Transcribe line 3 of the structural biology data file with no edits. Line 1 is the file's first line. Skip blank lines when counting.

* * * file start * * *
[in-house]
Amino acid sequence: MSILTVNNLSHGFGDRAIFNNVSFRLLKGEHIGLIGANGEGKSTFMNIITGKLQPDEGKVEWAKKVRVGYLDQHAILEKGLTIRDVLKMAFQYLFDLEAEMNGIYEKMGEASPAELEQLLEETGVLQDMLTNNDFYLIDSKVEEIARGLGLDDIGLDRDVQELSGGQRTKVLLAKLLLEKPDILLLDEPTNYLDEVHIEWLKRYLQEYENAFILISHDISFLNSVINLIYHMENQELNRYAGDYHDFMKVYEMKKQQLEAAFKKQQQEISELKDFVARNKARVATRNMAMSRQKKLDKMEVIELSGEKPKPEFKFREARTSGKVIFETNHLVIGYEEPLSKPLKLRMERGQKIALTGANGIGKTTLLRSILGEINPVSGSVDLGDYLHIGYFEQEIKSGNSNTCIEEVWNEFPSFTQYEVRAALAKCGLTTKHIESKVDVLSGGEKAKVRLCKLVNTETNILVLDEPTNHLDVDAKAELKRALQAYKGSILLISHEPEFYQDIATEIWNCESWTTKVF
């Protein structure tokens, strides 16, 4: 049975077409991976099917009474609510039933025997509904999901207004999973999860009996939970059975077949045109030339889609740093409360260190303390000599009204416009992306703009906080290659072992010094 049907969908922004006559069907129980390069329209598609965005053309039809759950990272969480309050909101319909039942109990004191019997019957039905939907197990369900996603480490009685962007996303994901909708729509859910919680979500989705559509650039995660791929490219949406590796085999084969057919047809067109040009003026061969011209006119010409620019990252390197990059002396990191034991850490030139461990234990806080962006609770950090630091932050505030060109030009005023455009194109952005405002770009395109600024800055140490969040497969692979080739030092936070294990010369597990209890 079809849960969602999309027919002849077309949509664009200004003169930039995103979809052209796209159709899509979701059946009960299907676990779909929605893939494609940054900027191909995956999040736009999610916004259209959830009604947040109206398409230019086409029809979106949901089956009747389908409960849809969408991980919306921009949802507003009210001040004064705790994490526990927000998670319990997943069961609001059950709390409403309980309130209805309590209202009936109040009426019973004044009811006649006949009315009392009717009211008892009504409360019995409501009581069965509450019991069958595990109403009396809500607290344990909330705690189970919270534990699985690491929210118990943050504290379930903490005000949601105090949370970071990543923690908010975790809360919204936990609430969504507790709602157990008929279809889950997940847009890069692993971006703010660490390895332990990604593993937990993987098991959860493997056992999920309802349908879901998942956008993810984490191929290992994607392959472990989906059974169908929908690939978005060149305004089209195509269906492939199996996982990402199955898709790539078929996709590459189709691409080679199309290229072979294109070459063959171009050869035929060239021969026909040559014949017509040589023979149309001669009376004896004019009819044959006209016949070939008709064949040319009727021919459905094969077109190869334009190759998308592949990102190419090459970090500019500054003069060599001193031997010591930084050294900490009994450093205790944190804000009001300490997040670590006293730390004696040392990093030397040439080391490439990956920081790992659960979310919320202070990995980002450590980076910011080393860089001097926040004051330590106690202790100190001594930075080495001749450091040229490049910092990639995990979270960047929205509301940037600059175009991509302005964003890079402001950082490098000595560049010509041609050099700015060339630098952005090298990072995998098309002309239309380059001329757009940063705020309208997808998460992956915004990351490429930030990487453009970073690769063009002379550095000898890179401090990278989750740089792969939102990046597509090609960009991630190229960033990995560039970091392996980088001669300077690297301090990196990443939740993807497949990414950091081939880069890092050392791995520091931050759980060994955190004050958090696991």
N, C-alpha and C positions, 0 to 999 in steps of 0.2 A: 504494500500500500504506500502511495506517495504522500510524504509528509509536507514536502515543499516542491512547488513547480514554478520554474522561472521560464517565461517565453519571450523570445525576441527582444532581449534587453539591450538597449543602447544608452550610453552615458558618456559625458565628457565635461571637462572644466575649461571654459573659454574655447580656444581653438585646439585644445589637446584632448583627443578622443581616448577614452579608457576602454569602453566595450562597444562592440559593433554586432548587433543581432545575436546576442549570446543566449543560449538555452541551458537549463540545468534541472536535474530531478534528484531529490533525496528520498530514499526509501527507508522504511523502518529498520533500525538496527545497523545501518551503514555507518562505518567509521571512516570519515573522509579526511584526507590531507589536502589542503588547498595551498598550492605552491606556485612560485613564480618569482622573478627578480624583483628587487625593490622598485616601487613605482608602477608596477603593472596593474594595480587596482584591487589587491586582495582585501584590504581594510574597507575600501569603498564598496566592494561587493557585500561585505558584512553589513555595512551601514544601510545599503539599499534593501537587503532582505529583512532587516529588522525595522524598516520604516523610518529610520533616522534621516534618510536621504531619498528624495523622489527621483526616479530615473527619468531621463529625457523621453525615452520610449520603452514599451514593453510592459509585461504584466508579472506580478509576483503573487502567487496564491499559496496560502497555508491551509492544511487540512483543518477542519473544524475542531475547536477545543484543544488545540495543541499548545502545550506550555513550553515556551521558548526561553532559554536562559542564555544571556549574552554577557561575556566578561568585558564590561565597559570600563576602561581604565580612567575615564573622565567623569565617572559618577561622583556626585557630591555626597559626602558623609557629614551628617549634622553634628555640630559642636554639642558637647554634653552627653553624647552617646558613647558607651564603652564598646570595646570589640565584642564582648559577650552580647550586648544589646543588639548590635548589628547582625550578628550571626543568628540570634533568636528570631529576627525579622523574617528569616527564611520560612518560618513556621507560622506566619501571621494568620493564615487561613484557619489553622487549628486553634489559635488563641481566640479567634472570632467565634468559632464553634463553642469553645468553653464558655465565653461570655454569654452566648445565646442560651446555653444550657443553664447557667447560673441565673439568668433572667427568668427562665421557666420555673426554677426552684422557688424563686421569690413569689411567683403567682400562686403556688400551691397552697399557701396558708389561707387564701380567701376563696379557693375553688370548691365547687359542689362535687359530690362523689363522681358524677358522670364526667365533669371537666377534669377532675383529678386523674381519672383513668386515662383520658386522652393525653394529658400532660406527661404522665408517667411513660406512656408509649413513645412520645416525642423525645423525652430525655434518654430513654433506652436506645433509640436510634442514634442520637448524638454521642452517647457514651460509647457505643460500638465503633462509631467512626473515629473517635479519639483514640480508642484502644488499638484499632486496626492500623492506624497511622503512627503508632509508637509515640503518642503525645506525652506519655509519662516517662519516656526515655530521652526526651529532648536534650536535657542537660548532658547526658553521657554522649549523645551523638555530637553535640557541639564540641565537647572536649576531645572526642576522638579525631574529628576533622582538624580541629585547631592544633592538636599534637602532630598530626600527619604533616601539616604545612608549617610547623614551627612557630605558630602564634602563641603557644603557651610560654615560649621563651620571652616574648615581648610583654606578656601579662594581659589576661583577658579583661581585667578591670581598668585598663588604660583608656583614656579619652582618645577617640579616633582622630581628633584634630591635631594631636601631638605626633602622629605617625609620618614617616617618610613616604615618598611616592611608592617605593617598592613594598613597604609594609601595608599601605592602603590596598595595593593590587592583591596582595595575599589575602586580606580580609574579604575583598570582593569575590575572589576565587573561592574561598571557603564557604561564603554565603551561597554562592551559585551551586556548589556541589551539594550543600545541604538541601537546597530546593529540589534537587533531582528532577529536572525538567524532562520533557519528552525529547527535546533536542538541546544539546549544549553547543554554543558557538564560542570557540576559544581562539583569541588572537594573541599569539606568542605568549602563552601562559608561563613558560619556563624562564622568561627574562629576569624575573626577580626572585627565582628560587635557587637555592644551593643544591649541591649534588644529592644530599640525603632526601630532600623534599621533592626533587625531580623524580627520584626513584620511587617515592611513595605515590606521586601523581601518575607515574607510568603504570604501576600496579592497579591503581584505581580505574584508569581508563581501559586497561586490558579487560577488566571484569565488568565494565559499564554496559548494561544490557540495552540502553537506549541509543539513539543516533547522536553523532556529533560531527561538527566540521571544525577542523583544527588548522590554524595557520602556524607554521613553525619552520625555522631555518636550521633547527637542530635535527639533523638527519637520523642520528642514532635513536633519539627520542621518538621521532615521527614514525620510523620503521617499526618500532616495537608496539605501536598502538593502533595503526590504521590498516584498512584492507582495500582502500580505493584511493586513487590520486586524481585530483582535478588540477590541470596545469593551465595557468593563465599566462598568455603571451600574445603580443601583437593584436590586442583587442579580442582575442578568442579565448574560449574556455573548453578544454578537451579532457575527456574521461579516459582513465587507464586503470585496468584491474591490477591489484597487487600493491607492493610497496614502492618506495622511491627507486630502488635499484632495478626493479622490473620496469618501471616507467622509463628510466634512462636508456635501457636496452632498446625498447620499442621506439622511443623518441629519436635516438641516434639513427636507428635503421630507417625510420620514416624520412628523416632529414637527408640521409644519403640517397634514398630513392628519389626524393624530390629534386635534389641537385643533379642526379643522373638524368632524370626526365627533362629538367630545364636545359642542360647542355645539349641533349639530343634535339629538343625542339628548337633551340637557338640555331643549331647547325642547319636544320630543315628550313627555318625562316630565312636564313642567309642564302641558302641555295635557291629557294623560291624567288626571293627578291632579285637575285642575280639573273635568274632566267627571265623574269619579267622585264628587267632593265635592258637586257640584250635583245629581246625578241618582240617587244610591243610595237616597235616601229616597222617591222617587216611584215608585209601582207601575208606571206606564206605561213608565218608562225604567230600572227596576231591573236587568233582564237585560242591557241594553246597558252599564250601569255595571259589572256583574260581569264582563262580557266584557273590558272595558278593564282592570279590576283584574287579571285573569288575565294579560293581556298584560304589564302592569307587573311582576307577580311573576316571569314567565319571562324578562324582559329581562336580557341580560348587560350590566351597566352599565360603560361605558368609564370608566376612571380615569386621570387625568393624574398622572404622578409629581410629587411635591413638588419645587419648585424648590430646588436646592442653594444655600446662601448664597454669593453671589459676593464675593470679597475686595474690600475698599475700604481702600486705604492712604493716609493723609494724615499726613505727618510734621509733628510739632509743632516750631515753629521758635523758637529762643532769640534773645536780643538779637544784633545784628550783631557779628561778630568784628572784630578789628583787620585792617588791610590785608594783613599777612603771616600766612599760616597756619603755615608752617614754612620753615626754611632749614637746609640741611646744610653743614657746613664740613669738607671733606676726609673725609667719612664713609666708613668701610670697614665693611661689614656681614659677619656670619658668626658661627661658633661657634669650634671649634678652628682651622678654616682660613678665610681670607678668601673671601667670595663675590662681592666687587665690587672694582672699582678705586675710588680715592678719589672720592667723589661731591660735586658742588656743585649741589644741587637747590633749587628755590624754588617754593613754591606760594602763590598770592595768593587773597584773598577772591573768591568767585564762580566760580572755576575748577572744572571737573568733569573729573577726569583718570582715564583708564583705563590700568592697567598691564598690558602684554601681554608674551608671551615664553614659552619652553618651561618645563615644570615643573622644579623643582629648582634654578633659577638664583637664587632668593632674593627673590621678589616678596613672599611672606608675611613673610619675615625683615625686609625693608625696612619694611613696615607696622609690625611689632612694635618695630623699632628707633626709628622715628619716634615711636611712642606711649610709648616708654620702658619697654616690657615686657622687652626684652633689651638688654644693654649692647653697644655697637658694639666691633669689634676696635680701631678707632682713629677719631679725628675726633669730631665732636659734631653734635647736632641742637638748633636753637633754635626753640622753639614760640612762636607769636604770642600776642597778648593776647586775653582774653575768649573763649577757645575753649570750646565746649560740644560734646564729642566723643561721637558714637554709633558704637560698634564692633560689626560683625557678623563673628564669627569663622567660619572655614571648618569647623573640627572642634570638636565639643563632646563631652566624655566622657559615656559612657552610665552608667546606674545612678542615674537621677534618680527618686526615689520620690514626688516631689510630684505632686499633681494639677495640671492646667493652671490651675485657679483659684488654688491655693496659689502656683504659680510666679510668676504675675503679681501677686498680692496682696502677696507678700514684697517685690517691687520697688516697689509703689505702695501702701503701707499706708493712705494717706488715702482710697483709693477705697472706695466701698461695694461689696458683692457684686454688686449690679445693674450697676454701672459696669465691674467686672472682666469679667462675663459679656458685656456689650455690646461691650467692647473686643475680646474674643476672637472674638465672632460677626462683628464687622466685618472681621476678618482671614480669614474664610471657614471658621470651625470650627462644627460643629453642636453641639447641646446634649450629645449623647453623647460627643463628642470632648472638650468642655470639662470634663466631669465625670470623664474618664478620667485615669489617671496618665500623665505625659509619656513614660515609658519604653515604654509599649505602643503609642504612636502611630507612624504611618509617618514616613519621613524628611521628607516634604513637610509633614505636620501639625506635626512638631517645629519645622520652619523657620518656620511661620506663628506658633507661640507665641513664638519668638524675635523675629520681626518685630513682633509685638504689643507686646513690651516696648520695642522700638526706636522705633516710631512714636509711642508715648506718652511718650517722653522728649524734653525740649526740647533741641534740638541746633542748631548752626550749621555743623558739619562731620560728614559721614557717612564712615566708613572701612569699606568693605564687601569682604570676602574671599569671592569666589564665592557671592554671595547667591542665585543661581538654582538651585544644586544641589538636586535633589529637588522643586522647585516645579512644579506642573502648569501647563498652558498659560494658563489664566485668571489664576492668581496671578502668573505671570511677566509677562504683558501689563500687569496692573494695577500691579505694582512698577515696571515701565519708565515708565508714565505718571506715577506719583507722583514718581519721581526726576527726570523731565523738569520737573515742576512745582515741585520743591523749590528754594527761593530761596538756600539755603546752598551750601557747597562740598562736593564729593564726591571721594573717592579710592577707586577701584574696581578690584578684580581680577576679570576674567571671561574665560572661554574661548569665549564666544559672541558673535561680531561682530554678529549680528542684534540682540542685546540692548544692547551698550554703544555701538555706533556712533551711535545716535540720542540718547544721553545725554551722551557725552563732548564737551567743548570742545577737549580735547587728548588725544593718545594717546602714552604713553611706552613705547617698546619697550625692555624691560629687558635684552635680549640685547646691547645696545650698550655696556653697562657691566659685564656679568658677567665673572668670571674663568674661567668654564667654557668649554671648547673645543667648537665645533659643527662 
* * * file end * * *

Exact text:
């Protein structure tokens, strides 16, 4: 049975077409991976099917009474609510039933025997509904999901207004999973999860009996939970059975077949045109030339889609740093409360260190303390000599009204416009992306703009906080290659072992010094 049907969908922004006559069907129980390069329209598609965005053309039809759950990272969480309050909101319909039942109990004191019997019957039905939907197990369900996603480490009685962007996303994901909708729509859910919680979500989705559509650039995660791929490219949406590796085999084969057919047809067109040009003026061969011209006119010409620019990252390197990059002396990191034991850490030139461990234990806080962006609770950090630091932050505030060109030009005023455009194109952005405002770009395109600024800055140490969040497969692979080739030092936070294990010369597990209890 079809849960969602999309027919002849077309949509664009200004003169930039995103979809052209796209159709899509979701059946009960299907676990779909929605893939494609940054900027191909995956999040736009999610916004259209959830009604947040109206398409230019086409029809979106949901089956009747389908409960849809969408991980919306921009949802507003009210001040004064705790994490526990927000998670319990997943069961609001059950709390409403309980309130209805309590209202009936109040009426019973004044009811006649006949009315009392009717009211008892009504409360019995409501009581069965509450019991069958595990109403009396809500607290344990909330705690189970919270534990699985690491929210118990943050504290379930903490005000949601105090949370970071990543923690908010975790809360919204936990609430969504507790709602157990008929279809889950997940847009890069692993971006703010660490390895332990990604593993937990993987098991959860493997056992999920309802349908879901998942956008993810984490191929290992994607392959472990989906059974169908929908690939978005060149305004089209195509269906492939199996996982990402199955898709790539078929996709590459189709691409080679199309290229072979294109070459063959171009050869035929060239021969026909040559014949017509040589023979149309001669009376004896004019009819044959006209016949070939008709064949040319009727021919459905094969077109190869334009190759998308592949990102190419090459970090500019500054003069060599001193031997010591930084050294900490009994450093205790944190804000009001300490997040670590006293730390004696040392990093030397040439080391490439990956920081790992659960979310919320202070990995980002450590980076910011080393860089001097926040004051330590106690202790100190001594930075080495001749450091040229490049910092990639995990979270960047929205509301940037600059175009991509302005964003890079402001950082490098000595560049010509041609050099700015060339630098952005090298990072995998098309002309239309380059001329757009940063705020309208997808998460992956915004990351490429930030990487453009970073690769063009002379550095000898890179401090990278989750740089792969939102990046597509090609960009991630190229960033990995560039970091392996980088001669300077690297301090990196990443939740993807497949990414950091081939880069890092050392791995520091931050759980060994955190004050958090696991």